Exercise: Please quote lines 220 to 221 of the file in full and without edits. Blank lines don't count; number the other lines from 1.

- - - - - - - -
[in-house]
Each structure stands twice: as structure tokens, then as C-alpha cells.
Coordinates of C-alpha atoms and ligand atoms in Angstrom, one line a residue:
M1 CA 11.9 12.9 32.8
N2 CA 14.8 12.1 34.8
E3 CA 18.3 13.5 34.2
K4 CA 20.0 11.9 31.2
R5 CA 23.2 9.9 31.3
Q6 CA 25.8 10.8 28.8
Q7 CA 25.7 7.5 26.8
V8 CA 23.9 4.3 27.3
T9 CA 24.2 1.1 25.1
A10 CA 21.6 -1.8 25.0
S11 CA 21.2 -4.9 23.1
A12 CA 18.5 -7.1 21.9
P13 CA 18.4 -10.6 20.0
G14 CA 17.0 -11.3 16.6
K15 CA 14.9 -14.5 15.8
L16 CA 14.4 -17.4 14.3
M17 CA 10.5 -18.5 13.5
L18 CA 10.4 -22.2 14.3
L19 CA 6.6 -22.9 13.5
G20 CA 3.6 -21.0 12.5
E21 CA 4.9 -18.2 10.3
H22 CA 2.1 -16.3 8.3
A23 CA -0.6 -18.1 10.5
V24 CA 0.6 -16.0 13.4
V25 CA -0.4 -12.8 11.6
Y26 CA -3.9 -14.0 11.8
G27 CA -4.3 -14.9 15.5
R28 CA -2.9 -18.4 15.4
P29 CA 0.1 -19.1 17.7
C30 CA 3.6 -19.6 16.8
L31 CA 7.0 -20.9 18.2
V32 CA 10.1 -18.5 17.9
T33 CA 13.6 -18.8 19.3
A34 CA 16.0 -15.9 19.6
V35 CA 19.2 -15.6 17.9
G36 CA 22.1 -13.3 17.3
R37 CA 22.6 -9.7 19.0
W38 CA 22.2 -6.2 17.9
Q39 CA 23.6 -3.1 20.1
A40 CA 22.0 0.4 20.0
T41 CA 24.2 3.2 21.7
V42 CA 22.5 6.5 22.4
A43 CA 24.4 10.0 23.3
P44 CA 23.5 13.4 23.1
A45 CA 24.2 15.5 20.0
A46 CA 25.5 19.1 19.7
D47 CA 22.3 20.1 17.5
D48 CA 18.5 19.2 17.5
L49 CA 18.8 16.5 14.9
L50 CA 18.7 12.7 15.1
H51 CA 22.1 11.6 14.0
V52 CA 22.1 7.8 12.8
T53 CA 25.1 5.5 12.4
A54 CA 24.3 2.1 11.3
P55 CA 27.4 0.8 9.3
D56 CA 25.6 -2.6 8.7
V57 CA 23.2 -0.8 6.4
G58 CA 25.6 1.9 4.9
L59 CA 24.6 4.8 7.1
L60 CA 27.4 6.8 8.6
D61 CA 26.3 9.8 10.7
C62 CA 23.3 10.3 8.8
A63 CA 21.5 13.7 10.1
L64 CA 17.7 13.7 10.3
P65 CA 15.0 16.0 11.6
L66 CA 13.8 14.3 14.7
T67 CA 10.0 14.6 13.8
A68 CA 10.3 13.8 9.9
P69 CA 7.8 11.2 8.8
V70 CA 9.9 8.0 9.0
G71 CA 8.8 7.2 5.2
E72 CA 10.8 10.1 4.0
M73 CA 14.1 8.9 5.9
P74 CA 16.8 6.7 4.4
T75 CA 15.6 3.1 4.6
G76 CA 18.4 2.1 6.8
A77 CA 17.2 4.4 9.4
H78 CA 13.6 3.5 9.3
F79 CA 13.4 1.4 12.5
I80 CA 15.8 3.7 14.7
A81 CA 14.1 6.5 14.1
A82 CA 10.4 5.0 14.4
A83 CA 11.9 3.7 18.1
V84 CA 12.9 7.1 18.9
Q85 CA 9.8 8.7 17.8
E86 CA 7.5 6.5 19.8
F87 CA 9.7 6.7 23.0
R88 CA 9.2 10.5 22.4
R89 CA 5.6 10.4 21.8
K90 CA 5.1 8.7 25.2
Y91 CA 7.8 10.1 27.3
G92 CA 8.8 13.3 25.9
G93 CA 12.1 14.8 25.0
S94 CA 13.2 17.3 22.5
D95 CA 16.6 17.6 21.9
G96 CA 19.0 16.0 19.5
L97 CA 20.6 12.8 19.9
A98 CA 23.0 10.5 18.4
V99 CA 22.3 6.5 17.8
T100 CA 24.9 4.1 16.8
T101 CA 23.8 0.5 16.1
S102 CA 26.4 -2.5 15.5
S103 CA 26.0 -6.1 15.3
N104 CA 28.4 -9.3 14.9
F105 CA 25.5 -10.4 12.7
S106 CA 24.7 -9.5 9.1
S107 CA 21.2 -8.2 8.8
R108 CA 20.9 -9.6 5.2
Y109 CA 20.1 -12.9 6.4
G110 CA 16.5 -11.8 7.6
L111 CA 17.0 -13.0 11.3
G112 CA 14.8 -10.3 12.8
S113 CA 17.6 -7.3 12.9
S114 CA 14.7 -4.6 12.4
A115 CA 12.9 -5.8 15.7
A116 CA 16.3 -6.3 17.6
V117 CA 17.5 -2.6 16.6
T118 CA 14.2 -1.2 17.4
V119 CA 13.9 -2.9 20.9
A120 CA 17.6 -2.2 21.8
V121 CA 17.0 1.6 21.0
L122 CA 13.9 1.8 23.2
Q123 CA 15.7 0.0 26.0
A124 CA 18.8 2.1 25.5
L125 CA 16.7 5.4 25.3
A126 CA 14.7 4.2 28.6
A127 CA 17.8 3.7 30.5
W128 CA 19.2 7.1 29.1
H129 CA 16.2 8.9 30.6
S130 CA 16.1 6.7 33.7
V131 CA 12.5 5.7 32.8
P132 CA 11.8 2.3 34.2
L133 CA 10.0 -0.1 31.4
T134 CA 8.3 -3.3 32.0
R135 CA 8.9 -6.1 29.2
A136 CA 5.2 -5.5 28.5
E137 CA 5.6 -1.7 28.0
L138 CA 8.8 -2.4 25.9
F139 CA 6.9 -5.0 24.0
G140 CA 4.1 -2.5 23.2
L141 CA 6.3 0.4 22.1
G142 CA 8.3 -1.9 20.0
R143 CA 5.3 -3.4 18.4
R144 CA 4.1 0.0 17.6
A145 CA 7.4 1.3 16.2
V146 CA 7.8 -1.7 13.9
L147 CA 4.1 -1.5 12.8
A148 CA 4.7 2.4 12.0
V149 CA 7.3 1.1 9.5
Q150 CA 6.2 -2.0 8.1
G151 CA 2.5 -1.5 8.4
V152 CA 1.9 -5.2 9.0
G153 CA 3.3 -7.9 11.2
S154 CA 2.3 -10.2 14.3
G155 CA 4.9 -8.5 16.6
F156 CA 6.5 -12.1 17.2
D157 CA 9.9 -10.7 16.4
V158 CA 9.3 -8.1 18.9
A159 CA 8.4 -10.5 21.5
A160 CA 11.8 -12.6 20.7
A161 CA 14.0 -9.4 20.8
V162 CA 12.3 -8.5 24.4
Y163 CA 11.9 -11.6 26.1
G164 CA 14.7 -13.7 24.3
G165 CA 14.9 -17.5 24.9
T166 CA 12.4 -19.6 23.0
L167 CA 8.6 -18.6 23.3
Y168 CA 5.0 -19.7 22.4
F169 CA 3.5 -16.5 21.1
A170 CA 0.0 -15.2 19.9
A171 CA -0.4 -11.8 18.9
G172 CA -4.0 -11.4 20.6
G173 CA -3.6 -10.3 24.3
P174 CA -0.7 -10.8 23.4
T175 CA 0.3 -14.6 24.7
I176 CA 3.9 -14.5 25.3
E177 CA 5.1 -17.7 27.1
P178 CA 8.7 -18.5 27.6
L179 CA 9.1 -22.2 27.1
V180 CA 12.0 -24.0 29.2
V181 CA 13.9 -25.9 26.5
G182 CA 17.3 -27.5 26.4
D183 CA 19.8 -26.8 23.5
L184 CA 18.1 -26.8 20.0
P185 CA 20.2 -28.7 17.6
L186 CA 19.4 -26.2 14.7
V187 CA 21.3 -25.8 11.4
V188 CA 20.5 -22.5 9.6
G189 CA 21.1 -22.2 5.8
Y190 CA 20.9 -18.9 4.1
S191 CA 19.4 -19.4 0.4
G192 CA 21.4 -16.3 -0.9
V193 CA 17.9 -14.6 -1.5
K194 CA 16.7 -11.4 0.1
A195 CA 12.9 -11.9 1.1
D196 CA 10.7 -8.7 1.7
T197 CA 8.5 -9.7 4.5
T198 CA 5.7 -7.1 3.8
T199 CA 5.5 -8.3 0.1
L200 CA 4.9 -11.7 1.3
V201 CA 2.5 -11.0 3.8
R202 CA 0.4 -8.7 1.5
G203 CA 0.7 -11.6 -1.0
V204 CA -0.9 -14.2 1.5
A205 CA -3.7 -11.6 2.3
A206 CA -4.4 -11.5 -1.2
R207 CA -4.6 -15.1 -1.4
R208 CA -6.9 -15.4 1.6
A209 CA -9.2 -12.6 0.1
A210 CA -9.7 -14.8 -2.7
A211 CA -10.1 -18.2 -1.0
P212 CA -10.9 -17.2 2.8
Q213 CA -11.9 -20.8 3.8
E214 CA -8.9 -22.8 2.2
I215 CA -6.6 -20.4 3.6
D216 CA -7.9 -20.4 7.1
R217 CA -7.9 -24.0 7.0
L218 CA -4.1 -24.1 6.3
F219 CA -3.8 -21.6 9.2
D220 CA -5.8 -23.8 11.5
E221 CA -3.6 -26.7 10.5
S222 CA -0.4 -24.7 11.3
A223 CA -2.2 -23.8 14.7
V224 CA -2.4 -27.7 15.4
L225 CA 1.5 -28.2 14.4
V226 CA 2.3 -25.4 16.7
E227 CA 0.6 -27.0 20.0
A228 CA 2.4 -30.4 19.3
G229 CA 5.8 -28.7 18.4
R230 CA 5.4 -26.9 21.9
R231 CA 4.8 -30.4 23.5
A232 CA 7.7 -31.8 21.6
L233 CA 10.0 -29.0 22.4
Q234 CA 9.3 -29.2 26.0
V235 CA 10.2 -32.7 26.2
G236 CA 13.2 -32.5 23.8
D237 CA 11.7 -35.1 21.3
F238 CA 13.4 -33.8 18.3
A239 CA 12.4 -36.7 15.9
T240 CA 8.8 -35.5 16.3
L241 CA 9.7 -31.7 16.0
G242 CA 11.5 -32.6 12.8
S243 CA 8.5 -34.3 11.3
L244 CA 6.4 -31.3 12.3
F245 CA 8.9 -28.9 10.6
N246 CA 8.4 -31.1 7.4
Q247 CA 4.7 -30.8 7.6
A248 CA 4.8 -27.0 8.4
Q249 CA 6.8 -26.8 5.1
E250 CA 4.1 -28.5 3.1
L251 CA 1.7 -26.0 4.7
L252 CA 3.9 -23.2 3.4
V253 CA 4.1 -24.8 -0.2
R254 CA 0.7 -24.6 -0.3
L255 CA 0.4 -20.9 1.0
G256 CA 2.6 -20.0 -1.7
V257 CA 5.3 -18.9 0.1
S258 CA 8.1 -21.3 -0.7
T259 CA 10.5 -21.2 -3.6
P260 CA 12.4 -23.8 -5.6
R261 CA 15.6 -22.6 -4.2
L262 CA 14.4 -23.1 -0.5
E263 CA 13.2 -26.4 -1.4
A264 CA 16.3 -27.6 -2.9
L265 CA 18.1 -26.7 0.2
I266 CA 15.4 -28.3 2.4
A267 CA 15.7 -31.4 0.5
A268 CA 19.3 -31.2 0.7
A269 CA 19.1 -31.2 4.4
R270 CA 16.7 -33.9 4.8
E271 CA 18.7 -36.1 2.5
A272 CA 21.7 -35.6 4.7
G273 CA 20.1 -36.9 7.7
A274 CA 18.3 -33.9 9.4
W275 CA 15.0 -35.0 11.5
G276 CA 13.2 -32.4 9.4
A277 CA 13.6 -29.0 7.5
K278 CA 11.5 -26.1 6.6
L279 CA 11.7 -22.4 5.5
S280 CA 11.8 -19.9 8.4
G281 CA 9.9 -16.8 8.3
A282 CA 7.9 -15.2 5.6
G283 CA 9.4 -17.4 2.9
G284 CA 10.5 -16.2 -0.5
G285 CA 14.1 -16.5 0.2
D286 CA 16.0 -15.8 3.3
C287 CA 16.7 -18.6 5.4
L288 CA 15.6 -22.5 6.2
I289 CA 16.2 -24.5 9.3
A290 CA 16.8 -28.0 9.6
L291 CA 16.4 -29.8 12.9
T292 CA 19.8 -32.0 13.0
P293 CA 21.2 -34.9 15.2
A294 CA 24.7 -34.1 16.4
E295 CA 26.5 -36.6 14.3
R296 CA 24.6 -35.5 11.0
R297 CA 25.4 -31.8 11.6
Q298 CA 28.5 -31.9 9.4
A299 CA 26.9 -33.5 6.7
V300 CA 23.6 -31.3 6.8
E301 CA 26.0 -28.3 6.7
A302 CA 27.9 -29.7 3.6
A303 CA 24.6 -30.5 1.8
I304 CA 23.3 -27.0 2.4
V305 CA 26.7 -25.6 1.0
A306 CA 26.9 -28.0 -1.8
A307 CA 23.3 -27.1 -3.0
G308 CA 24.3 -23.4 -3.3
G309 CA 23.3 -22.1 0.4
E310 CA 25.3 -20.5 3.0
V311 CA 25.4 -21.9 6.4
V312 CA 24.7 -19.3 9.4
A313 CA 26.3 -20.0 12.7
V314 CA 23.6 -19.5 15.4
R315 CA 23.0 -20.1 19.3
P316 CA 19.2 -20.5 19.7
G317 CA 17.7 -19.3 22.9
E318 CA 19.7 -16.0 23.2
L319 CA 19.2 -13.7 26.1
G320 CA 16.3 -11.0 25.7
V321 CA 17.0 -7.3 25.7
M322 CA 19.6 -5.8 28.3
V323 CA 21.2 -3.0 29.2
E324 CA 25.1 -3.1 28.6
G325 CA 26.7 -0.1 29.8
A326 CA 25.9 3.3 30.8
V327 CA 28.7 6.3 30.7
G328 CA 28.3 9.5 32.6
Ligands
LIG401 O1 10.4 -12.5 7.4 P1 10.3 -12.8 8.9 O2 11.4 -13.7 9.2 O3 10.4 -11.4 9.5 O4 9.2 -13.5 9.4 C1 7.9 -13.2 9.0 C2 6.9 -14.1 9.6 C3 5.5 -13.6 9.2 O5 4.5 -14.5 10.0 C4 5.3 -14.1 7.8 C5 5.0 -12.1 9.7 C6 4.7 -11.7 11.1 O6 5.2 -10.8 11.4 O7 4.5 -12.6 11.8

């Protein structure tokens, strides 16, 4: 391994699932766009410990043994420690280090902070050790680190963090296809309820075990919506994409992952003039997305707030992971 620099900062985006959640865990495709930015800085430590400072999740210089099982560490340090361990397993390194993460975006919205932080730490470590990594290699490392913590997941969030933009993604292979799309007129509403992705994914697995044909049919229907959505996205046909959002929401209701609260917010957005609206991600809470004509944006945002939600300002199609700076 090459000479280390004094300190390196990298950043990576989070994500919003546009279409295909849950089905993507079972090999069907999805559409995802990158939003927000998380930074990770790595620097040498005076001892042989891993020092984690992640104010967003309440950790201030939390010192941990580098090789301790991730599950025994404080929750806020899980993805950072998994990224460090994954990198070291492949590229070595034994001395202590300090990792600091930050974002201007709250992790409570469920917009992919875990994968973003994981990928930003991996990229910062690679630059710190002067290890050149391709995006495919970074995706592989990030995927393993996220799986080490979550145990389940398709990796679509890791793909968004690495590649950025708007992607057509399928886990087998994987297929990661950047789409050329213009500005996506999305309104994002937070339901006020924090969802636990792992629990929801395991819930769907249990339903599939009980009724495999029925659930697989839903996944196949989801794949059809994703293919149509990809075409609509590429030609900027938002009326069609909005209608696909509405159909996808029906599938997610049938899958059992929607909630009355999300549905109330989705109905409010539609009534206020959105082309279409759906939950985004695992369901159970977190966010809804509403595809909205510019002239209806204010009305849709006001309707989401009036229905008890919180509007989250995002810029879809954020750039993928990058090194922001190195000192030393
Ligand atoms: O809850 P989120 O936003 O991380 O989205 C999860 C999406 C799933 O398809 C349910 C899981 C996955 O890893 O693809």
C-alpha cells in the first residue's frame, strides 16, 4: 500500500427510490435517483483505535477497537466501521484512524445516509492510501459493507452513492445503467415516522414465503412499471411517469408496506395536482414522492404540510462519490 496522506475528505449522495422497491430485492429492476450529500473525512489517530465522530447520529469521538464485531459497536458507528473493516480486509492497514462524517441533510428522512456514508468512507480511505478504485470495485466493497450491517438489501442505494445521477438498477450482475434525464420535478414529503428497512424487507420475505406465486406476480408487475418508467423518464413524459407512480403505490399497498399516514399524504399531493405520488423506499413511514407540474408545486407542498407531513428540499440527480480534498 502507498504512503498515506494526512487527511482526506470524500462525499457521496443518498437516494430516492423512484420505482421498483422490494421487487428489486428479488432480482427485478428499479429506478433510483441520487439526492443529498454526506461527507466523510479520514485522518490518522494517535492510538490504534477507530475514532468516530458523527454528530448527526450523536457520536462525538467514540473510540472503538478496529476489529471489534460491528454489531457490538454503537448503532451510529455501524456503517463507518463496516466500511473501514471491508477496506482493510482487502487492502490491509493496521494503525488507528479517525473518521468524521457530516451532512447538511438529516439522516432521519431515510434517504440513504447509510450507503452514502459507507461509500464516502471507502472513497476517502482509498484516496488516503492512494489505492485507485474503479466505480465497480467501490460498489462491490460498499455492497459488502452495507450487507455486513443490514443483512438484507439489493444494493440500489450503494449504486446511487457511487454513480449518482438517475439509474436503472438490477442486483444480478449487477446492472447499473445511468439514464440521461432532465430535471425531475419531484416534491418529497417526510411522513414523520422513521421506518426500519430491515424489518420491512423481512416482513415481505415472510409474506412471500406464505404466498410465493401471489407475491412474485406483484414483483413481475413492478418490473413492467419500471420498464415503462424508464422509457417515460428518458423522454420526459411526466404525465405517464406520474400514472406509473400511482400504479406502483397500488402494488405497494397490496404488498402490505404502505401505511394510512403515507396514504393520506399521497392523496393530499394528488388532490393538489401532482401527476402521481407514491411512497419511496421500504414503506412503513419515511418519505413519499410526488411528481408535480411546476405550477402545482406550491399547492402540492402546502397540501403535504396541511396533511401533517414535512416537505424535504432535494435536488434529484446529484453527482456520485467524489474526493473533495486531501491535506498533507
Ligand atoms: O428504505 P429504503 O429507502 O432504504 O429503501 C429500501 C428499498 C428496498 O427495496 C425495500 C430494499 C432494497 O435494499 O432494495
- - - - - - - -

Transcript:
R217 CA -7.9 -24.0 7.0
L218 CA -4.1 -24.1 6.3